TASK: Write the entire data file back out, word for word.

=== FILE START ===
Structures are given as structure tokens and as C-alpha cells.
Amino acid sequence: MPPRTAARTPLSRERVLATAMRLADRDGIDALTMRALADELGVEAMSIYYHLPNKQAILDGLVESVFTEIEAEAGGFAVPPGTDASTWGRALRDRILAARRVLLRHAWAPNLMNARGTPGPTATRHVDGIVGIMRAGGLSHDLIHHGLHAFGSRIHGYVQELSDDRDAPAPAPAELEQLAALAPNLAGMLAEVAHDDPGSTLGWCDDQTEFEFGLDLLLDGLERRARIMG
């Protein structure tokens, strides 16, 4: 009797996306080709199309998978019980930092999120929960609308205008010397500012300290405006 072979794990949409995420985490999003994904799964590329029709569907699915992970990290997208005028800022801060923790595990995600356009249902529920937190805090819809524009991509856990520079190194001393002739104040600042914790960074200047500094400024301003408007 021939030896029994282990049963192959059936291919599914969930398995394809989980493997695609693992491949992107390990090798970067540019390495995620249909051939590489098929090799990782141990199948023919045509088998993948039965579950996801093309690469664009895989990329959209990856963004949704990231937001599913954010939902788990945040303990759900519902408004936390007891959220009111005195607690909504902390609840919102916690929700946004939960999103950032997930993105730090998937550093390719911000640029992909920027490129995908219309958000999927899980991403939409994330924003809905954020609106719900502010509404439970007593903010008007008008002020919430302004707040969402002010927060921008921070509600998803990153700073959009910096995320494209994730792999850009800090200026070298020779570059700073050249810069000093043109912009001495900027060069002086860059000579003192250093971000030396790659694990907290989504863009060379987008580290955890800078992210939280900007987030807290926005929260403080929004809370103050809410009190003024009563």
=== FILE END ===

Structures are given as structure tokens and as C-alpha cells.
Amino acid sequence: MPPRTAARTPLSRERVLATAMRLADRDGIDALTMRALADELGVEAMSIYYHLPNKQAILDGLVESVFTEIEAEAGGFAVPPGTDASTWGRALRDRILAARRVLLRHAWAPNLMNARGTPGPTATRHVDGIVGIMRAGGLSHDLIHHGLHAFGSRIHGYVQELSDDRDAPAPAPAELEQLAALAPNLAGMLAEVAHDDPGSTLGWCDDQTEFEFGLDLLLDGLERRARIMG
């Protein structure tokens, strides 16, 4: 009797996306080709199309998978019980930092999120929960609308205008010397500012300290405006 072979794990949409995420985490999003994904799964590329029709569907699915992970990290997208005028800022801060923790595990995600356009249902529920937190805090819809524009991509856990520079190194001393002739104040600042914790960074200047500094400024301003408007 021939030896029994282990049963192959059936291919599914969930398995394809989980493997695609693992491949992107390990090798970067540019390495995620249909051939590489098929090799990782141990199948023919045509088998993948039965579950996801093309690469664009895989990329959209990856963004949704990231937001599913954010939902788990945040303990759900519902408004936390007891959220009111005195607690909504902390609840919102916690929700946004939960999103950032997930993105730090998937550093390719911000640029992909920027490129995908219309958000999927899980991403939409994330924003809905954020609106719900502010509404439970007593903010008007008008002020919430302004707040969402002010927060921008921070509600998803990153700073959009910096995320494209994730792999850009800090200026070298020779570059700073050249810069000093043109912009001495900027060069002086860059000579003192250093971000030396790659694990907290989504863009060379987008580290955890800078992210939280900007987030807290926005929260403080929004809370103050809410009190003024009563």